The Hogan Lovells ESG team is here to help, including on all the issues raised in this snapshot. Hogan Lovells is one of the leading ESG firms in the world, delivering uniquely tailored cross-practice and -geographic holistic advice as ESG Counsel to clients globally. Our holistic and solutions-driven approach to managing ESG issues draws on the full scope of our global practice and sector capabilities (including our leading global corporate, environmental, governmental relations and regulatory, employment, and dispute resolution teams) to drive sustainable value and maximize positive impact for clients. Please contact us to discuss next steps or for our latest ESG-related materials, including our ESG Academy.
How we can help
Our knowledge of ESG matters, coupled with our sector-focused expertise and experience can help businesses navigate this complex area. In particular, we can help by:
- bringing clarity to the complex and fast developing legal and regulatory background driving ESG considerations and helping your business shape its response to those requirements, opportunities and risks;
- engaging effectively with policy-makers and regulators that will shape the environment in which your business operates;
- undertaking a sustainability and business integrity ‘healthcheck’ to identify and establish corporate purpose and clear ESG initiatives/targets;
- evaluating supply chains and procurement processes to ensure that they appropriately deal with ESG considerations;
- ensuring that governance structures are “fit for purpose” and drive appropriate behaviours within your organisation;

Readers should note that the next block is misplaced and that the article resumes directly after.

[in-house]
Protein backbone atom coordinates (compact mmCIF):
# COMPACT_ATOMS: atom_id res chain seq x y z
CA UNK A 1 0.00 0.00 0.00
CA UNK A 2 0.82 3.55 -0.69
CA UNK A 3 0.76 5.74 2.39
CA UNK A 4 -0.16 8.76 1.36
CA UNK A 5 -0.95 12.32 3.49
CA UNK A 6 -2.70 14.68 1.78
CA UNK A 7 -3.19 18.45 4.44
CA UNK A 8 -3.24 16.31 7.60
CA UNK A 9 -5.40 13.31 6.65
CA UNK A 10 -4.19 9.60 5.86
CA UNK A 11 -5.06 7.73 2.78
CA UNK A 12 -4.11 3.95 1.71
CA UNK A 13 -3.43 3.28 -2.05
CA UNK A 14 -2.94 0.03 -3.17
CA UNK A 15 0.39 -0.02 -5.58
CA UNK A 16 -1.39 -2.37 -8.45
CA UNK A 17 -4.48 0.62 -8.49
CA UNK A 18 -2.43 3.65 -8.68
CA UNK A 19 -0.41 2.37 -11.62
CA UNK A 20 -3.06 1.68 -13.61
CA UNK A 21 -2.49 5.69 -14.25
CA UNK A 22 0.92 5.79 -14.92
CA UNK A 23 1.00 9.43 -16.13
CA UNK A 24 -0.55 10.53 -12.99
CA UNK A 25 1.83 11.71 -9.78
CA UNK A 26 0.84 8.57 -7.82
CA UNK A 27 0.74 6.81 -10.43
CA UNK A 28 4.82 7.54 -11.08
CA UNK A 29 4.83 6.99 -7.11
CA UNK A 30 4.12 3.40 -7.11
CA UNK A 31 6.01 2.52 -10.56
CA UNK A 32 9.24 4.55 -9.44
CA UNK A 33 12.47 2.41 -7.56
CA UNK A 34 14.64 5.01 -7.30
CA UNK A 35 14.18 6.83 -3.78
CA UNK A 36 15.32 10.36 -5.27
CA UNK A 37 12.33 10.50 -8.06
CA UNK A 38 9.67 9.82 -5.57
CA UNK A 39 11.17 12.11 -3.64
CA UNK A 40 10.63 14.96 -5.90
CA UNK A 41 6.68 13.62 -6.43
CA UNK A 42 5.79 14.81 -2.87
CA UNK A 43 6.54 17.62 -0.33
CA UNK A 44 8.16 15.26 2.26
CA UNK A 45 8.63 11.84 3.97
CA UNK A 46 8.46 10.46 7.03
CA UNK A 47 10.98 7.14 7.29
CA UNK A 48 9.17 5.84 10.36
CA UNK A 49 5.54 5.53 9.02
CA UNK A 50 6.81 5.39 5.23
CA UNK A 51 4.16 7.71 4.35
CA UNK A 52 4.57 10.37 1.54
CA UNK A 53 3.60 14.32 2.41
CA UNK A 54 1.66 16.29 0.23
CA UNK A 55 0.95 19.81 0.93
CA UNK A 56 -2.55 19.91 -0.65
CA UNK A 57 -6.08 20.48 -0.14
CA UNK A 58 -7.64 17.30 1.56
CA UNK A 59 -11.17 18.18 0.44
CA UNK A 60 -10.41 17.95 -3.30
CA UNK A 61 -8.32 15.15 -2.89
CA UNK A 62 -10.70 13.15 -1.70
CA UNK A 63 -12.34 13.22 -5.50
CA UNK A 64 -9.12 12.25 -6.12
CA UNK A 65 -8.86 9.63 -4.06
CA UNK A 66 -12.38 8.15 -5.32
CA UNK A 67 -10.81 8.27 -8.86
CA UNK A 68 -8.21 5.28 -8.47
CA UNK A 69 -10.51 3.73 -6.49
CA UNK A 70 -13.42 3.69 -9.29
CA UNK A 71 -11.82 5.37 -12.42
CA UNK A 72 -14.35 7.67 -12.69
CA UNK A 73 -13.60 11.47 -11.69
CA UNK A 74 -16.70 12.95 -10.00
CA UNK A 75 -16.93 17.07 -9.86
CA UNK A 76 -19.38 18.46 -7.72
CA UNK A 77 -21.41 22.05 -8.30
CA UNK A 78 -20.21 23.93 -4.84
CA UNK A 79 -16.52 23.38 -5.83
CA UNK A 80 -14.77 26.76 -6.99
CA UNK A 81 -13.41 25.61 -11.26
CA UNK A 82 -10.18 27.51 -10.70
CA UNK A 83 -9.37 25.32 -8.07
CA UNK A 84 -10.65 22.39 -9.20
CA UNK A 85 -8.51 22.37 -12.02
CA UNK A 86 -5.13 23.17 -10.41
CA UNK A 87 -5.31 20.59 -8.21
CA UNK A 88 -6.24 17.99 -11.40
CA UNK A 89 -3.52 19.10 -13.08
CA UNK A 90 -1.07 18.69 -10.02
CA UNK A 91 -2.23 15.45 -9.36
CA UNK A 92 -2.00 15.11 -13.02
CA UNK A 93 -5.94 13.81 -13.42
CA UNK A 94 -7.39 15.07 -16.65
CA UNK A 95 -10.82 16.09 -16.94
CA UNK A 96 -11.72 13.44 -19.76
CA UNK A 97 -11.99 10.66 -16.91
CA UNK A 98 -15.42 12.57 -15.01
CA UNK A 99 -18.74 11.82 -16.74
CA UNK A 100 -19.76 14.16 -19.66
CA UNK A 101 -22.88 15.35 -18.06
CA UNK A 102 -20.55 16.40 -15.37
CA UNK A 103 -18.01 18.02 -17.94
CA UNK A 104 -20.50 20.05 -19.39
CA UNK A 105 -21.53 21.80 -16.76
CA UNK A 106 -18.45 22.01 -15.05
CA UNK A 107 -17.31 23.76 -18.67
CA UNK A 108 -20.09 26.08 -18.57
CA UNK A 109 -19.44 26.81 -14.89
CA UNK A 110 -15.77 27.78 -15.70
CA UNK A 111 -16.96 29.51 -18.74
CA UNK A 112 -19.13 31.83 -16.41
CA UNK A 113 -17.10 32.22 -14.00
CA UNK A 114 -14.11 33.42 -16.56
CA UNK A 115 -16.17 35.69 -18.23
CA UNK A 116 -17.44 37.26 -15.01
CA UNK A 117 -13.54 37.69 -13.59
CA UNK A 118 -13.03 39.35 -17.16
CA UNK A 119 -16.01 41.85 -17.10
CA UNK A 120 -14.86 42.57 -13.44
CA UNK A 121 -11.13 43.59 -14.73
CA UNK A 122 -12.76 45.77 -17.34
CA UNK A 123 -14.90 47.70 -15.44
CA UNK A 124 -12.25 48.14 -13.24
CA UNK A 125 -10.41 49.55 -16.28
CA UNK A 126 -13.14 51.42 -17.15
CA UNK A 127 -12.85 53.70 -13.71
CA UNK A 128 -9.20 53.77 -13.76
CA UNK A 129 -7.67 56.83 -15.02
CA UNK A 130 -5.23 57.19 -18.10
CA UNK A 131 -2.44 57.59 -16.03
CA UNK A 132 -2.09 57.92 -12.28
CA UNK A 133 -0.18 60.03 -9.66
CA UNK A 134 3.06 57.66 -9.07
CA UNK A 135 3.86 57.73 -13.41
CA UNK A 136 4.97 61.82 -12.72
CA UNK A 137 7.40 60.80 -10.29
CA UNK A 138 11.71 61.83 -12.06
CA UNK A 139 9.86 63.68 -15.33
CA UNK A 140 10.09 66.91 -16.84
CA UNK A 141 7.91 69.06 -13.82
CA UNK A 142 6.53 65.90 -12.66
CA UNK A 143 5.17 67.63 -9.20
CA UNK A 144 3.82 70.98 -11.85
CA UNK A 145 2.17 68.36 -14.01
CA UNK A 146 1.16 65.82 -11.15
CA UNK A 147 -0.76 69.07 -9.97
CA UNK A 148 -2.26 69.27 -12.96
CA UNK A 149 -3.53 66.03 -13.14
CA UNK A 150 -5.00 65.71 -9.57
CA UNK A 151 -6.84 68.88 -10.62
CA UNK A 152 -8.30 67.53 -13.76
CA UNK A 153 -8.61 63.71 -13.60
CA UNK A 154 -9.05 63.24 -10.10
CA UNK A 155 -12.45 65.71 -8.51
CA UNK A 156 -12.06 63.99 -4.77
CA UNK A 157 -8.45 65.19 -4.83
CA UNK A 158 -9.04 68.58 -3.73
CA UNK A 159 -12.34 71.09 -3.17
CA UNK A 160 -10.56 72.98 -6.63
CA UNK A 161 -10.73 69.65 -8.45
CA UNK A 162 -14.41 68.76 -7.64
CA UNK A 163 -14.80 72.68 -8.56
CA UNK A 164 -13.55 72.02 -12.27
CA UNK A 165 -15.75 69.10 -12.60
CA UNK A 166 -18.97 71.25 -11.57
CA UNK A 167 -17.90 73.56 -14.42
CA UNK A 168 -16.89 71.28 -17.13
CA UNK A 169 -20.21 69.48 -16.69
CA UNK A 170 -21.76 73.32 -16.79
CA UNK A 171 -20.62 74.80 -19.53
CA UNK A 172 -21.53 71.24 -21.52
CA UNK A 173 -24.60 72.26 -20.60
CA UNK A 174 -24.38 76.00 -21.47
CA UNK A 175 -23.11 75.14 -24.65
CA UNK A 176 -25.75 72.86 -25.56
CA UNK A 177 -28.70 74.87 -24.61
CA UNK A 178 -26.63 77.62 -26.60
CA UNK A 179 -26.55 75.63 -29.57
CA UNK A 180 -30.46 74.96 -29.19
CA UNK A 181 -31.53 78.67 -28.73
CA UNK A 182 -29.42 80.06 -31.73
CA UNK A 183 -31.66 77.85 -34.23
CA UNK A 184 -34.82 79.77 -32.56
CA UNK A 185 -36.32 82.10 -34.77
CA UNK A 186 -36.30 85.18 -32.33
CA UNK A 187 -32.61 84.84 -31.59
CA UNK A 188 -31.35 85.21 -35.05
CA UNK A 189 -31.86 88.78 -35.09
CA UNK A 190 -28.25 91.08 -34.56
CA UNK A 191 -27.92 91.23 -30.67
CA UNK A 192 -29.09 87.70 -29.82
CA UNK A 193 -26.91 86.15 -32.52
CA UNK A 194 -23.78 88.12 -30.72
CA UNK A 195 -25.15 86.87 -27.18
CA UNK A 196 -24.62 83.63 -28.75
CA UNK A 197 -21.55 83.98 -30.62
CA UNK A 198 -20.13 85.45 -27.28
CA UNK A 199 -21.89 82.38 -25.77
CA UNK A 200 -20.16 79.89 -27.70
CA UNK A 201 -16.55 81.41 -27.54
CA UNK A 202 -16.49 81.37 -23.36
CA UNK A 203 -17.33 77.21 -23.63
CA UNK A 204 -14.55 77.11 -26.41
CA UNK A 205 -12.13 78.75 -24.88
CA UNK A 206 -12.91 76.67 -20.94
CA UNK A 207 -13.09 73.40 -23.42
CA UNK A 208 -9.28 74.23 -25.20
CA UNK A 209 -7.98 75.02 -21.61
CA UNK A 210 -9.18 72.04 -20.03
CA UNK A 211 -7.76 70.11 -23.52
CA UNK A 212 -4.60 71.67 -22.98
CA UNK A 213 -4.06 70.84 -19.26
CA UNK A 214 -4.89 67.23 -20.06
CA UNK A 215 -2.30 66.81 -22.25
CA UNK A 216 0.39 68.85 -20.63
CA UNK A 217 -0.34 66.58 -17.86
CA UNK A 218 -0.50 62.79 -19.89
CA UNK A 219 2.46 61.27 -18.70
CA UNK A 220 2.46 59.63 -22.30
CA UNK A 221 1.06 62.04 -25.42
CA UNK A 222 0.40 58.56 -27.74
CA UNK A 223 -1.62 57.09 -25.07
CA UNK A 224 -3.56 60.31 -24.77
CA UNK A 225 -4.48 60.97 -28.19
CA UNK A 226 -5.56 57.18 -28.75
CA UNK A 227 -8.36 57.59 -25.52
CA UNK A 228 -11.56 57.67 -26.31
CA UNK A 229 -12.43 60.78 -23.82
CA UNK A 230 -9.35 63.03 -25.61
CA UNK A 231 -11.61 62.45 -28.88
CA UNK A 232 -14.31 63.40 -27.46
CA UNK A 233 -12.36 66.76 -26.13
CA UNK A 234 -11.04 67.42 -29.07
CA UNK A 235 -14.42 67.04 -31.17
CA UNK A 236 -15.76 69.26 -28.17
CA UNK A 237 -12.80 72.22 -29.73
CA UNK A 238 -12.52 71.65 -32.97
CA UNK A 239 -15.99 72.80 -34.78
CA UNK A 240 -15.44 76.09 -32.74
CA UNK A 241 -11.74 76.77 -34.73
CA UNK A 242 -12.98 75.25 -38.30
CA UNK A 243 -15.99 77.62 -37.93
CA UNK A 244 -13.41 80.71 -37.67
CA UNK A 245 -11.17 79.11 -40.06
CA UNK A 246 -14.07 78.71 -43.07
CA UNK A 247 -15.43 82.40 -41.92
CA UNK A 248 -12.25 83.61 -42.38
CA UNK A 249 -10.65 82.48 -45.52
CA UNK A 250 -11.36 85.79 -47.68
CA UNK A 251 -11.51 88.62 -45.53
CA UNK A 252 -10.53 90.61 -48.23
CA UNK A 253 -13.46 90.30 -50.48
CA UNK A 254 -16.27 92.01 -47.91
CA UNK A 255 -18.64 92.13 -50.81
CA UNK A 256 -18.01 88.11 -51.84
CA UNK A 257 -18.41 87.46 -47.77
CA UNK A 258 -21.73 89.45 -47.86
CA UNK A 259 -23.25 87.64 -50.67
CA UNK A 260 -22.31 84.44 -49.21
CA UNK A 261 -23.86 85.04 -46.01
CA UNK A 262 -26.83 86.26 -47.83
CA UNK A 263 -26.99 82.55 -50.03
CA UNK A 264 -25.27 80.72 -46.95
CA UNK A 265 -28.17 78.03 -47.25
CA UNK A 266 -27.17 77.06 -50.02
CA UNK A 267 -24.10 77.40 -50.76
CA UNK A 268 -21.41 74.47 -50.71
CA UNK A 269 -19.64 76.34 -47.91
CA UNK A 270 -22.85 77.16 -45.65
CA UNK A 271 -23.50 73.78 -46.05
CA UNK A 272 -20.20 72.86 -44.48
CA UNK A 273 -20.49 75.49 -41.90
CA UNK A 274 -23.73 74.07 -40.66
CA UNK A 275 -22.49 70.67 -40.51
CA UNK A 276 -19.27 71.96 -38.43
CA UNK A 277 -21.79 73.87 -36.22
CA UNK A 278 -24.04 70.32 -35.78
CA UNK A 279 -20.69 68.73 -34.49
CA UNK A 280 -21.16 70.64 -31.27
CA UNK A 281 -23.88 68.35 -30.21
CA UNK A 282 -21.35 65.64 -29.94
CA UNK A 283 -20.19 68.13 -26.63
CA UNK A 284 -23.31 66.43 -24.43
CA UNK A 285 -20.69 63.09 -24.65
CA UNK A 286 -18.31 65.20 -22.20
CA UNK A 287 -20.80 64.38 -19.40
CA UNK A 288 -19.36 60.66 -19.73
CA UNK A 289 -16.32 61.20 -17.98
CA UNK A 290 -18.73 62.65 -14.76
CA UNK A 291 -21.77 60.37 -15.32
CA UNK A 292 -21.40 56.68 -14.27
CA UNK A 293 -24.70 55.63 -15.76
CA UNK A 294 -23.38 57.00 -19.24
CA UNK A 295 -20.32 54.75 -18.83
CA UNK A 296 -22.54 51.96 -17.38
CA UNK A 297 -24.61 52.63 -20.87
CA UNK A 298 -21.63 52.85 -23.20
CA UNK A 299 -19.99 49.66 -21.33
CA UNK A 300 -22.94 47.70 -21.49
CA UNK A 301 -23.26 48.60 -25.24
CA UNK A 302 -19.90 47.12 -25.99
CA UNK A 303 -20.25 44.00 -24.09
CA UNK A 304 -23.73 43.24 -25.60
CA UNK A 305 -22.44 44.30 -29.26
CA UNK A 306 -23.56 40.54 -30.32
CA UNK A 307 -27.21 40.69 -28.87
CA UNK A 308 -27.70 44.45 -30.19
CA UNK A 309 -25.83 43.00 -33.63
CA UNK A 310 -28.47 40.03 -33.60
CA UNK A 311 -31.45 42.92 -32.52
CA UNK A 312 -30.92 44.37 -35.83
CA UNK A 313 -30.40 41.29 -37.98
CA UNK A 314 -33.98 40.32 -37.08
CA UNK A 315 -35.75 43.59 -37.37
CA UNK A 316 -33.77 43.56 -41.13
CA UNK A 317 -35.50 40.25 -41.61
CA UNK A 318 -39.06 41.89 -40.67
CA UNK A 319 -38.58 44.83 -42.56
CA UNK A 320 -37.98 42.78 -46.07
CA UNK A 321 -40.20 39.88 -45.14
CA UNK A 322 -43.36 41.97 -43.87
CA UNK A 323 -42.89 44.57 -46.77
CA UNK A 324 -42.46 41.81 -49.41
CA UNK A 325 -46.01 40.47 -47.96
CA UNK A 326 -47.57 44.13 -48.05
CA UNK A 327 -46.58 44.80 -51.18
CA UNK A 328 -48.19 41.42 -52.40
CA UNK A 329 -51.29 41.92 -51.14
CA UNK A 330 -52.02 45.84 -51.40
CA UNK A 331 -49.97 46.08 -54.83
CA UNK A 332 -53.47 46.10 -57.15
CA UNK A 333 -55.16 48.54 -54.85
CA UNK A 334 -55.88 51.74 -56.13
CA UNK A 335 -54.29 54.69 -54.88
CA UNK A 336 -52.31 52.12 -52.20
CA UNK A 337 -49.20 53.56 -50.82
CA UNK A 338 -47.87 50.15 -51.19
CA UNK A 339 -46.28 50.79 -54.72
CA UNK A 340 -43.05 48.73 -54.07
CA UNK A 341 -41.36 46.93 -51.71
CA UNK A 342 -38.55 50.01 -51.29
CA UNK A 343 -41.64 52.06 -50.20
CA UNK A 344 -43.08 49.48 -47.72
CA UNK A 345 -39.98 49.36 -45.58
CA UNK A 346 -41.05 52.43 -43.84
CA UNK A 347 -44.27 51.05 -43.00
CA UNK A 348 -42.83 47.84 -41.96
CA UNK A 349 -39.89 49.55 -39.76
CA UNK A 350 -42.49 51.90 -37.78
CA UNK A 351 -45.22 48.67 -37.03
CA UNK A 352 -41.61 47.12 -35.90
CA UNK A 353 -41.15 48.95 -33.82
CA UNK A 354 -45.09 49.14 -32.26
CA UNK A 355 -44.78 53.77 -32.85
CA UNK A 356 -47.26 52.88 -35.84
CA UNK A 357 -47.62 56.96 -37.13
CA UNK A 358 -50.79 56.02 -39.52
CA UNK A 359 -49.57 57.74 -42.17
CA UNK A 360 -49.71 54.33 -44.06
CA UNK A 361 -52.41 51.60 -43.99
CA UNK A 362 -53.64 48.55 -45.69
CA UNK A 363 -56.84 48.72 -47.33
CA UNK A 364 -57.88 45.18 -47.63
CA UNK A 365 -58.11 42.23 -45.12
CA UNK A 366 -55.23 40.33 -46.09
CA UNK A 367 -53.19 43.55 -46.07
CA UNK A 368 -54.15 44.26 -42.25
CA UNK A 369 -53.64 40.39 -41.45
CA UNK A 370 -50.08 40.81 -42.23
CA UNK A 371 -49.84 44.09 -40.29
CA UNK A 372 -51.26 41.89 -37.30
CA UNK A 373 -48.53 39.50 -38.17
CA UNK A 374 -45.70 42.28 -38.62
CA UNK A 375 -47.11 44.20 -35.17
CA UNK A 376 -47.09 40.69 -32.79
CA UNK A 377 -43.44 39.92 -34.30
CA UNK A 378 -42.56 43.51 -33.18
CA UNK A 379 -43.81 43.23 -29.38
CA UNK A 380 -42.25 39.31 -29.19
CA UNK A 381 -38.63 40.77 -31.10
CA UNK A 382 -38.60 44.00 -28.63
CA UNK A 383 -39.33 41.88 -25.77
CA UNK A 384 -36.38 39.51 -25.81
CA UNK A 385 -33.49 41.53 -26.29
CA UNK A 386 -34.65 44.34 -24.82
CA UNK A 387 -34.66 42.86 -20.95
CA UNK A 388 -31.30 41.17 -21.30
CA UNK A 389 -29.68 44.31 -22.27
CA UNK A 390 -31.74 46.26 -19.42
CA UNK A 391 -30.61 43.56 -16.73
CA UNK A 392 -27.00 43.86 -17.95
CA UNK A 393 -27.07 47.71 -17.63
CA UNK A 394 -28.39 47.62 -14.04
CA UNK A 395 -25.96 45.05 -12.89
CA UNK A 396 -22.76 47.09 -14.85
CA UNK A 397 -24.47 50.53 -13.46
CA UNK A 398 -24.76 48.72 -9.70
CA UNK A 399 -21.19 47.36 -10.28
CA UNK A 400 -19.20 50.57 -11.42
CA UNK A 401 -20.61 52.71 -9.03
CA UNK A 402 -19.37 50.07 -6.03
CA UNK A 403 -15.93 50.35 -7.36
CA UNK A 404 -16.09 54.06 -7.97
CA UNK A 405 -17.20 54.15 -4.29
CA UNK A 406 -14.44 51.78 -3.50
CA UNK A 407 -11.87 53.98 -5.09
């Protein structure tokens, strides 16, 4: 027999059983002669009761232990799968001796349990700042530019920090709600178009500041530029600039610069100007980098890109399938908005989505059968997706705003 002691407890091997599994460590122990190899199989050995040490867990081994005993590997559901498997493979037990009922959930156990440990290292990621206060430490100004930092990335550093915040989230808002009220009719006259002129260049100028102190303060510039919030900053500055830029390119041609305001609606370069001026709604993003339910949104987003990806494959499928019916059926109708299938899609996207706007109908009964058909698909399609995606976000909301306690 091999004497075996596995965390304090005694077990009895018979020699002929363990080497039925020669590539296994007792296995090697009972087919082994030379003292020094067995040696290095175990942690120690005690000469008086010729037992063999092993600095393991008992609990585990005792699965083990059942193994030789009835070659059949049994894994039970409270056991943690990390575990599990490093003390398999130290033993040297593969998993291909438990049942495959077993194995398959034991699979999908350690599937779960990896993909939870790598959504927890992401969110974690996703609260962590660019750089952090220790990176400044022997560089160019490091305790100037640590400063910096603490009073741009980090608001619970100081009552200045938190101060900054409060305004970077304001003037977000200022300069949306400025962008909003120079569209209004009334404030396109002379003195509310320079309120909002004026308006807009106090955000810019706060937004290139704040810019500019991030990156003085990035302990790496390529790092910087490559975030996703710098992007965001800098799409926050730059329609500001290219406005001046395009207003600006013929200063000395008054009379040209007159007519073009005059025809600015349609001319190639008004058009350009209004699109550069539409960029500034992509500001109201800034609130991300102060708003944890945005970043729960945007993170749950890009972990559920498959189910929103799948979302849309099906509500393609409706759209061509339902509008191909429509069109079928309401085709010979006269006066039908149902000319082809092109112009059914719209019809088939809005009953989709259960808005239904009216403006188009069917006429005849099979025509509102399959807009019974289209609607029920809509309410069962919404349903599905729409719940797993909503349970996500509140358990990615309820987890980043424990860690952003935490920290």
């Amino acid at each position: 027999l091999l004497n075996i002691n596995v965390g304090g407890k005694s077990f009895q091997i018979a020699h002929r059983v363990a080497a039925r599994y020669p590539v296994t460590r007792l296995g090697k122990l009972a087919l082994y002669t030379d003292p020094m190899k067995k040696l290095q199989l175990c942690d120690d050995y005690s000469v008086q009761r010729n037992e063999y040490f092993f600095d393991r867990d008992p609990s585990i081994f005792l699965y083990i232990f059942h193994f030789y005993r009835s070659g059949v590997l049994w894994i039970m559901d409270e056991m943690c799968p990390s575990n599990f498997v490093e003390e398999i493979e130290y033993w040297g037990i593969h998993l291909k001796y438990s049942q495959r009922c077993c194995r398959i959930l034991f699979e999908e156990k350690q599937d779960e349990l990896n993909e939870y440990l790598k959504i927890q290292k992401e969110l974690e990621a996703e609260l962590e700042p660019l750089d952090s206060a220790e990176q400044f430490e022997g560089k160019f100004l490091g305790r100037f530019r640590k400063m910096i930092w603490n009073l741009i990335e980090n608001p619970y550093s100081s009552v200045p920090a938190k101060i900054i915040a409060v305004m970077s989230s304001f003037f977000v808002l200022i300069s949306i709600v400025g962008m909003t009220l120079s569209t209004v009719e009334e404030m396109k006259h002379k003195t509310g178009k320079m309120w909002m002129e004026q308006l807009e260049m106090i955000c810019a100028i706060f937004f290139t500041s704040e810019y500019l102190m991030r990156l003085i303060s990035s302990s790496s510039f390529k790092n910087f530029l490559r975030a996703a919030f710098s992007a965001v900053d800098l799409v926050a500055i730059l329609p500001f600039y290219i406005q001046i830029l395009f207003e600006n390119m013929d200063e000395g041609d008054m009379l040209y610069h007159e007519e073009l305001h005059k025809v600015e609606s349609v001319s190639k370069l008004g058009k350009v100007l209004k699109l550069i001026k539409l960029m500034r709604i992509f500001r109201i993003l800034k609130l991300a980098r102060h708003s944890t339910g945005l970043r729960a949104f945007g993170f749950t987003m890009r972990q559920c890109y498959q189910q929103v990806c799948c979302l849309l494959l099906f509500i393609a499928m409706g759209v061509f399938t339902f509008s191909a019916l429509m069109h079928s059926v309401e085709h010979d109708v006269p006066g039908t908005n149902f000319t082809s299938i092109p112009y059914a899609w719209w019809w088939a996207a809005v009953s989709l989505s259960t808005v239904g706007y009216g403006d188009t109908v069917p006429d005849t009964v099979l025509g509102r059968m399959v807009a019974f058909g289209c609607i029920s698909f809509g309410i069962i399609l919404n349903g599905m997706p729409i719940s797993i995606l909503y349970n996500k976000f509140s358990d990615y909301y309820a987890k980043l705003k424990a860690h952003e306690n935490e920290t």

- evaluating best practice with regards to talent management, diversity and inclusion, employee engagement, corporate purpose, culture, reward and remuneration and tax practices; and
- in cases of crisis, assisting in responding to and dealing with that crisis.
Our recent ESG public markets experience
- Advising SABMiller plc on governance transitions and reforms.
- Advising a number of companies and stakeholders on ESG-related activist and stakeholder engagement.
- Advising ITV on ongoing corporate governance matters.
- Advising Shaftesbury on numerous corporate governance matters.
- Advising an international ride-sharing company on its governance arrangements in the UK in the context of an ongoing license appeal.
- Advising Brookfield on the environmental aspects of its acquisition of Greenergy, including its interest that owns Thames Oilport and Thames Enterprise Park.
Authored by Nicola Evans, Patrick Sarch, Antonia Croke, Olaf Gaertner, Carla Wiedeck, Alexandra Miller, Katie Barton, Rory Hazelton, Aayush Kainya, Kaushik Karunakaran, Susan Lee and Madalena Marques.